What will you gain when you lose?

Evidently I wrote about my birthday yesterday because my sub conscience knew that today I wanted to write a slightly more “meaty” piece about dieting.

As my friends and family know, I am a word game fanatic.  In fact, I believe part of my birthday festivities tonight will involve playing Scrabble with Nathan (and hopefully successfully guilting him into letting me win, haha.)  My love of word games has stretched to Words With Friends, a fantastic game on Facebook.  I have had an almost constant game going with my sister, “M”, for well over 6 months now. I am also playing a game with an old co-worker (meaning, we’re not co-workers anymore.  She’s definitely not old) and one of my cousins.

What does this have to do with dieting?  Well, over the last two weeks or so the advertisement that has cropped up after I take my first turn is a Special K commercial.  To be honest, I kind of like it.  Simply because they’re framing Special K bars as a snack (and not as a complete meal.)  And then the woman in the commercial (a whole other discussion about why a woman in featured in a dieting commercial) discovers all these really awesome clothes hiding away in the back of her closet that she hasn’t been able to wear for a while.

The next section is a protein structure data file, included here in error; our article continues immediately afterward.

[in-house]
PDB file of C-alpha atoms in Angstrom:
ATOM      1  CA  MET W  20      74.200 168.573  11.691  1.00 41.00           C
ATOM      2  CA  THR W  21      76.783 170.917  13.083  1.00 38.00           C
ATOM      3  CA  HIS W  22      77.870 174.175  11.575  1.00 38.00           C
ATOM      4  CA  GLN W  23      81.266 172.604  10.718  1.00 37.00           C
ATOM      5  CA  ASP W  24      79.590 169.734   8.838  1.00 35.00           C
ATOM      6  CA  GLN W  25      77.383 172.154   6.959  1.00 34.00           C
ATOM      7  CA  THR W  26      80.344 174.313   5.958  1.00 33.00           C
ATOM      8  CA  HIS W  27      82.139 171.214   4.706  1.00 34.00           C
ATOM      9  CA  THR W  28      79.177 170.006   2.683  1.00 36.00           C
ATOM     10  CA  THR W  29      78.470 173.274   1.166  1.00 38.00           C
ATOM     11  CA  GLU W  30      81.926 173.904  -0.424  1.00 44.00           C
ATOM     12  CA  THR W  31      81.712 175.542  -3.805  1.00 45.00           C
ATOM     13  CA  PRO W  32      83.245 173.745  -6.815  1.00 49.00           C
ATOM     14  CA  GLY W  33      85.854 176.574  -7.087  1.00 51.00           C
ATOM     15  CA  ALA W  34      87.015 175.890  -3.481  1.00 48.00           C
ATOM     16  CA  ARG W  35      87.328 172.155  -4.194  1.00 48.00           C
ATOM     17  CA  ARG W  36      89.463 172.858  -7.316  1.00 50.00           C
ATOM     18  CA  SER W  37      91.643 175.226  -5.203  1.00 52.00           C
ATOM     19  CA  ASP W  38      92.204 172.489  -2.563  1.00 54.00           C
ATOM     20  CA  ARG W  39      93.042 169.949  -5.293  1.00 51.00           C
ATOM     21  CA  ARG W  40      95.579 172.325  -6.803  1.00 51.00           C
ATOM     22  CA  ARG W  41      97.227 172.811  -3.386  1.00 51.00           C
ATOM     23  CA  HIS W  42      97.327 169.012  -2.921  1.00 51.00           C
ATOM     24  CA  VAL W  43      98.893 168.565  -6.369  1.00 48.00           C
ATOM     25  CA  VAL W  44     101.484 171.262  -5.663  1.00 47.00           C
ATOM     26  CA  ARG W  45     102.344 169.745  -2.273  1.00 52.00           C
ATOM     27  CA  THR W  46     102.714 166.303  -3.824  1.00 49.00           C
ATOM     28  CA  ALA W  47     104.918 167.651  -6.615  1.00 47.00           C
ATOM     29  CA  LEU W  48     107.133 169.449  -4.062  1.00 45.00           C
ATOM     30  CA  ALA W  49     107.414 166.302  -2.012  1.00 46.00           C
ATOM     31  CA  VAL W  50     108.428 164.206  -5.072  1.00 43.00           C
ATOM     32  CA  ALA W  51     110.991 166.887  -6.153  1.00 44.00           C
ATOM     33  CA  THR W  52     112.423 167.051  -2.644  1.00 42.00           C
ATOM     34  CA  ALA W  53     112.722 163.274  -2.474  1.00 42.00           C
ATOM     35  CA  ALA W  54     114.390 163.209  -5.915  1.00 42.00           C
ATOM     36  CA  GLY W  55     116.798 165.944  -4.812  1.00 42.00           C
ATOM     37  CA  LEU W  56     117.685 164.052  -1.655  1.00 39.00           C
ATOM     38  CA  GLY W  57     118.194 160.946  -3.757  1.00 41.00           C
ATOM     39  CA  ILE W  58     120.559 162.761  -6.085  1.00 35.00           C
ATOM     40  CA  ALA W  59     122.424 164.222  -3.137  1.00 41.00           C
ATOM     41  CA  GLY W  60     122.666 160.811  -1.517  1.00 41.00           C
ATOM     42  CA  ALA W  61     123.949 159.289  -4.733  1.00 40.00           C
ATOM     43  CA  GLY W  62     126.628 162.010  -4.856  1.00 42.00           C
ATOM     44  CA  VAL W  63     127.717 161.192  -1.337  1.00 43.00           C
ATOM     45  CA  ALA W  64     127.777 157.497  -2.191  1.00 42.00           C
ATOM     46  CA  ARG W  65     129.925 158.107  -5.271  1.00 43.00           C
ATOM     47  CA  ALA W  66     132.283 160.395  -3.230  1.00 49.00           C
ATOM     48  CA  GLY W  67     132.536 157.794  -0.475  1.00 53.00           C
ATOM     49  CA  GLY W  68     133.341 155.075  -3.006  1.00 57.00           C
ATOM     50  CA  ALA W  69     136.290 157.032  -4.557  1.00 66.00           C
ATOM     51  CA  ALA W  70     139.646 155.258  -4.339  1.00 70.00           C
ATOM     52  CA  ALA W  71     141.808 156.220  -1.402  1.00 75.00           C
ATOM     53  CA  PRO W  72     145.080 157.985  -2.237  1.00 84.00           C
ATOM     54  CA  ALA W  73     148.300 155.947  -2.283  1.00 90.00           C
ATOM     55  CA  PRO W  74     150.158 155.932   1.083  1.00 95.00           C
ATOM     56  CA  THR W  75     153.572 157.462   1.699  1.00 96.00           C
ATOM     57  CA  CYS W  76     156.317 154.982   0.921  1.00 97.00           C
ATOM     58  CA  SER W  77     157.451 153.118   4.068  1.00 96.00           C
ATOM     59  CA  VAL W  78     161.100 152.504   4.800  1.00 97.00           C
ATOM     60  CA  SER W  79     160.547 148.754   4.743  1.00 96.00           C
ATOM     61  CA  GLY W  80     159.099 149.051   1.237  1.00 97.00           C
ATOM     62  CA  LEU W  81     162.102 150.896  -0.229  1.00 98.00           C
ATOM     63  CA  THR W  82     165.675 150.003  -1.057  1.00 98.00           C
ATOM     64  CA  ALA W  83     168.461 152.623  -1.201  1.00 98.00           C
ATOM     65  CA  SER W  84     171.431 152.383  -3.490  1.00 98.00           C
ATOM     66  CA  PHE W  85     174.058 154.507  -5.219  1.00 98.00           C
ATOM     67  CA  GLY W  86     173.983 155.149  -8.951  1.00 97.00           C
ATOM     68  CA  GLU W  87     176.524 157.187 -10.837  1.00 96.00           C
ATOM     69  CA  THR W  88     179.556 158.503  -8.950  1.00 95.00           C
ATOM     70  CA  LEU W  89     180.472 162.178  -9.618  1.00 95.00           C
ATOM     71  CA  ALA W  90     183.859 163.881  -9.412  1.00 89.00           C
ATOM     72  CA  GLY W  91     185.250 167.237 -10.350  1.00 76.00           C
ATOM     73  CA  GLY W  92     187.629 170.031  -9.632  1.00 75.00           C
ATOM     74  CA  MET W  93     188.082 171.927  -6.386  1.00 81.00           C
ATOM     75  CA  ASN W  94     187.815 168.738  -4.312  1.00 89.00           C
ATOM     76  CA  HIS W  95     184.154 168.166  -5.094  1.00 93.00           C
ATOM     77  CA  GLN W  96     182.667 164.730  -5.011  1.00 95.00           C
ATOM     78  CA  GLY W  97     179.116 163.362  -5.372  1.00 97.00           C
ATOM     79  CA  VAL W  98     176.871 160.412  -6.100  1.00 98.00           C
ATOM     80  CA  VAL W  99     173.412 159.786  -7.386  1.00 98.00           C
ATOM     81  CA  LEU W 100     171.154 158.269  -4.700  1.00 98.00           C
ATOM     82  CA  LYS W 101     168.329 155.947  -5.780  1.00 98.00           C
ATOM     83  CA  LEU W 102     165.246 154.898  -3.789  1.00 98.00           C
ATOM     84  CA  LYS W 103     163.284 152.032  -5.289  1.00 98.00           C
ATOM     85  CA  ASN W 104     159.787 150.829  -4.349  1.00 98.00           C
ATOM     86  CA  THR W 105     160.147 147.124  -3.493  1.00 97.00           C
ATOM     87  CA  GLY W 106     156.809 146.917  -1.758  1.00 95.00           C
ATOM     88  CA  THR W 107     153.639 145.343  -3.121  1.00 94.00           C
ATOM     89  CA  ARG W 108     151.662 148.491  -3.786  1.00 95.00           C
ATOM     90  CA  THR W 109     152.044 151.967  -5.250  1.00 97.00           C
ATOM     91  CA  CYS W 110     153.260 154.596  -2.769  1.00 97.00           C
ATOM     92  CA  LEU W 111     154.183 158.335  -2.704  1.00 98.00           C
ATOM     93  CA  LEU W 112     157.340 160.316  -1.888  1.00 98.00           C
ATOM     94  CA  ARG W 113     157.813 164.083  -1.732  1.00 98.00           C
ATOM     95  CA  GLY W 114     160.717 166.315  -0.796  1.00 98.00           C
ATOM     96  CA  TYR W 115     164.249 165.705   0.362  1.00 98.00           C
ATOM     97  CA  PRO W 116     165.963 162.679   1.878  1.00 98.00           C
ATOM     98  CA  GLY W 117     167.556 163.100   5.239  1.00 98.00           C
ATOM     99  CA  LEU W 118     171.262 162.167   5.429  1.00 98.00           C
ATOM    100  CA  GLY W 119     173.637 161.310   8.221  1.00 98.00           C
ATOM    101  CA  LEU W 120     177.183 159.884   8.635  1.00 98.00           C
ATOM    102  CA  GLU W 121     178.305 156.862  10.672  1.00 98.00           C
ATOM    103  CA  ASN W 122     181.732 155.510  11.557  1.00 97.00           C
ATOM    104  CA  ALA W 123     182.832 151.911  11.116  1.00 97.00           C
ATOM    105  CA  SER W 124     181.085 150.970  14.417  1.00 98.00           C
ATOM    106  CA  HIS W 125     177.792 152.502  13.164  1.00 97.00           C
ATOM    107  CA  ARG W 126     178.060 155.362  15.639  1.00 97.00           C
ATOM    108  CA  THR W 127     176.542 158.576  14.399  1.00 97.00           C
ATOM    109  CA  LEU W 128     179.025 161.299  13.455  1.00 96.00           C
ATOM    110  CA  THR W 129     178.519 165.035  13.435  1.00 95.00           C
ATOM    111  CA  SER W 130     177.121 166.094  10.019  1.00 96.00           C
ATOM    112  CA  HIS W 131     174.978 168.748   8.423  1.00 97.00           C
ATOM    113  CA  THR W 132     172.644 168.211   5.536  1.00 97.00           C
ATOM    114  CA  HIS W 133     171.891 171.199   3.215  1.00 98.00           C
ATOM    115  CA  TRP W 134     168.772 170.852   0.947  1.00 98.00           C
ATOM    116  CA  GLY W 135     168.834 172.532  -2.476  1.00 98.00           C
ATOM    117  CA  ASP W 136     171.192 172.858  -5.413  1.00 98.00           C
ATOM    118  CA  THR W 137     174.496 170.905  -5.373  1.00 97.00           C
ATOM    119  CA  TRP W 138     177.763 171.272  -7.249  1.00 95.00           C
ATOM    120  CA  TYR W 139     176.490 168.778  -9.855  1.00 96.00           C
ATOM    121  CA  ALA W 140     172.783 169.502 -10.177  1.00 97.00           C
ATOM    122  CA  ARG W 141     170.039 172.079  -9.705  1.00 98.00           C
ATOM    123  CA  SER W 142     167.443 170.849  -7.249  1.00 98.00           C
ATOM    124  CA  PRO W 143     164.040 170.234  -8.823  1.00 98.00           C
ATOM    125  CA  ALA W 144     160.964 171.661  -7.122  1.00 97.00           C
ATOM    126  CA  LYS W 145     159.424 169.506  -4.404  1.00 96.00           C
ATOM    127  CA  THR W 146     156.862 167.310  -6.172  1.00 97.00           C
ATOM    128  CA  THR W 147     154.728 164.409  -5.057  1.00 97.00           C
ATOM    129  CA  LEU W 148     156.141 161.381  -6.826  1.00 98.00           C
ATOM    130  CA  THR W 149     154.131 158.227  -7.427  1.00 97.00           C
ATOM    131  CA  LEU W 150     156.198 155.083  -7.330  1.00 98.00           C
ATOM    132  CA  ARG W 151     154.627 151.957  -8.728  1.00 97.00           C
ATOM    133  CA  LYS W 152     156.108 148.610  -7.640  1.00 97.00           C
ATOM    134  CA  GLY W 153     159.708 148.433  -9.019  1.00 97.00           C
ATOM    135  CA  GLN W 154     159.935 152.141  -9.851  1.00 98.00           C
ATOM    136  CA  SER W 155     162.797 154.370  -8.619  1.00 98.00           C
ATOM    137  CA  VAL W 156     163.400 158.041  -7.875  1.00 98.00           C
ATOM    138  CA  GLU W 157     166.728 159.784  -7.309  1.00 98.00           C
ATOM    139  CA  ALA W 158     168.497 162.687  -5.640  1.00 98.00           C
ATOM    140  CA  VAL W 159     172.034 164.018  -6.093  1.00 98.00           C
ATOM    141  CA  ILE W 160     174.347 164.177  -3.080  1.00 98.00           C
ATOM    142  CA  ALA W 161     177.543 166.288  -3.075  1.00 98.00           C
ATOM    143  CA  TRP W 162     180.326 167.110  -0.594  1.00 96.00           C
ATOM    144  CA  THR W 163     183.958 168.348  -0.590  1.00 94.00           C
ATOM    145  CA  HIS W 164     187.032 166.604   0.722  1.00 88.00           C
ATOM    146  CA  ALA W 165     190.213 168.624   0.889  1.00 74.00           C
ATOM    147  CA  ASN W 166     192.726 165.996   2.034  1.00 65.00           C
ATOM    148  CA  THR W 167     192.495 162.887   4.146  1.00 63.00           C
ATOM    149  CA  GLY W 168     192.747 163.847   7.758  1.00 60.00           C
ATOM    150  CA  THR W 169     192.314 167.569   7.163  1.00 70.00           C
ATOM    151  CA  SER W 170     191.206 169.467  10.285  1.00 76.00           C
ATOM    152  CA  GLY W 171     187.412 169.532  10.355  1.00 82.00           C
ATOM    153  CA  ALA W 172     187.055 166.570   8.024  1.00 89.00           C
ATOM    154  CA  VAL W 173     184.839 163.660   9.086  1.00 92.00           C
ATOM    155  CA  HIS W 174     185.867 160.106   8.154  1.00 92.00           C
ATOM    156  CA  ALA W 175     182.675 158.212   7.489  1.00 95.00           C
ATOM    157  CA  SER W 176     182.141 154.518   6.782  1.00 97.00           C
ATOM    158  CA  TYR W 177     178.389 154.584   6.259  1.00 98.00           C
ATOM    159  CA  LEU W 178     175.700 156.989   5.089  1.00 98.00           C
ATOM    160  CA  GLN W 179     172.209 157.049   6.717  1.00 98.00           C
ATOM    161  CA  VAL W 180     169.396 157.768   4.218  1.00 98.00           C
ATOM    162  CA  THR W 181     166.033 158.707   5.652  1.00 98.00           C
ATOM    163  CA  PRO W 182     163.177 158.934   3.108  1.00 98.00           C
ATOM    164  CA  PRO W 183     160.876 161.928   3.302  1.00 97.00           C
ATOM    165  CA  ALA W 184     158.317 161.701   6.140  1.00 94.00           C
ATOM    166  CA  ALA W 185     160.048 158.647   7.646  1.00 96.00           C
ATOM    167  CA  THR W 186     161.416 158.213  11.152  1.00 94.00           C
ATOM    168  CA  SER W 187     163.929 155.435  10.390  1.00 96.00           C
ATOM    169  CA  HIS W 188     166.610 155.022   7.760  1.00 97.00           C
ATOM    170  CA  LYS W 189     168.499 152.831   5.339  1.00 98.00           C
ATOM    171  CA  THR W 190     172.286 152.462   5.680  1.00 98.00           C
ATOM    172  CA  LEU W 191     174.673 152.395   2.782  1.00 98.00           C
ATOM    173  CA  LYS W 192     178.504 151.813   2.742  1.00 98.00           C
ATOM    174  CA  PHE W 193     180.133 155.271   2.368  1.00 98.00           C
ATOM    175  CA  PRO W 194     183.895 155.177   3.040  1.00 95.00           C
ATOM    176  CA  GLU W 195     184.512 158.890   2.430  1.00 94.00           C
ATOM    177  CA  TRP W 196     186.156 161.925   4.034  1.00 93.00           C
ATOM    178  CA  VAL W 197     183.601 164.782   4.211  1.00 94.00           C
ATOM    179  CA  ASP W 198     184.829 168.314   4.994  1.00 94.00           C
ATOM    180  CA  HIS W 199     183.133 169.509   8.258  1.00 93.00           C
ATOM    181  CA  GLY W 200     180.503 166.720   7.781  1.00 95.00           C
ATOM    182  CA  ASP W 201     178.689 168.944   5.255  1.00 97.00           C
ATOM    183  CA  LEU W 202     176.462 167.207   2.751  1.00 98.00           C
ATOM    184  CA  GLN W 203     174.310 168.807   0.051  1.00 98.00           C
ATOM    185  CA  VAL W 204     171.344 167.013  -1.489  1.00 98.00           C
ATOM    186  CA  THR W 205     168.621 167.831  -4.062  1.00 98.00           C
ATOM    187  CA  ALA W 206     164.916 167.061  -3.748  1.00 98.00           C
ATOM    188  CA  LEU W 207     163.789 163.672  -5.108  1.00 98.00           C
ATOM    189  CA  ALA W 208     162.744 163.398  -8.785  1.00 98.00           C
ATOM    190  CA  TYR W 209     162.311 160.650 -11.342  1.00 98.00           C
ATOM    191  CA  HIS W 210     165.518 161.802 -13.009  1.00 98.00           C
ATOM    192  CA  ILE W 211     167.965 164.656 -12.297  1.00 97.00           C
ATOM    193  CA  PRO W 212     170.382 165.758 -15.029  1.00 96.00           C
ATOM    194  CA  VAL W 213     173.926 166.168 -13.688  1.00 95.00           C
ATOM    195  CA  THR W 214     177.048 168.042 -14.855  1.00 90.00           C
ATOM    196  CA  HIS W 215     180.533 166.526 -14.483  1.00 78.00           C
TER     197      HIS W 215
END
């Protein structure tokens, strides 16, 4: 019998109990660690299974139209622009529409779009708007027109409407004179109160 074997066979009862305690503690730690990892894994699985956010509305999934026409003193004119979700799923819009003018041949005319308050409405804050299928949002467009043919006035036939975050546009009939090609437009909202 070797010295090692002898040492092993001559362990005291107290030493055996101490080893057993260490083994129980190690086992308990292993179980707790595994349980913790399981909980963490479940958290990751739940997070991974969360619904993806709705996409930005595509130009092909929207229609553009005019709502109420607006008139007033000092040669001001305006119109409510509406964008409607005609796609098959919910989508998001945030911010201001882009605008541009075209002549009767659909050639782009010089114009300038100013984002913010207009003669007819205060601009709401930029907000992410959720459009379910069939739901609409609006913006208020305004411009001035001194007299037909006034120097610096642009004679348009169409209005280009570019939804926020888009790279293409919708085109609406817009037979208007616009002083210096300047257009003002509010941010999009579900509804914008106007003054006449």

I will say, this is definitely something I can relate to.  I have some clothes that I LOVE but haven’t been able to wear for a while because of my slow but steady weight gain over the last 2 years or so.  I just can’t bring myself to get rid of them.

Anyway, at the end of the commercial the slogan that is pushed out at you is “What will you gain when you lose?”  Meaning, of course, that you can have a much more full life if you lose weight.  This is where I have a problem and what I want to talk about.

As a person who is on a diet (sadly, yes.  I think that a high risk for gestational diabetes is a pretty good reason to lose some weight) I am hesitant to talk about this at all.  Why should I care about messages the dieting industry is sending when I am on a diet?

I care because these messages are killing us, almost literally.  The idea that you can have a much better life if you look like the lady in the Special K commercial is just plain ridiculous.  Yes, it’s important to be at a healthy weight.  However, that weight is different for every one of us.  And not just because of height or racial background.  It’s different because every single person is distinctly different and their bodies have different needs. All that really matters is that you feel good about yourself and that you are doing what you need to to be healthy.  If you plateau at 147 pounds when you doctor says you need to be 135 pounds, or any other number of examples, it’s not big deal.  As long as you are engaging in healthy behavior.

So, today I would encourage you to love yourself.  Don’t listen to these messages, just listen to yourself.

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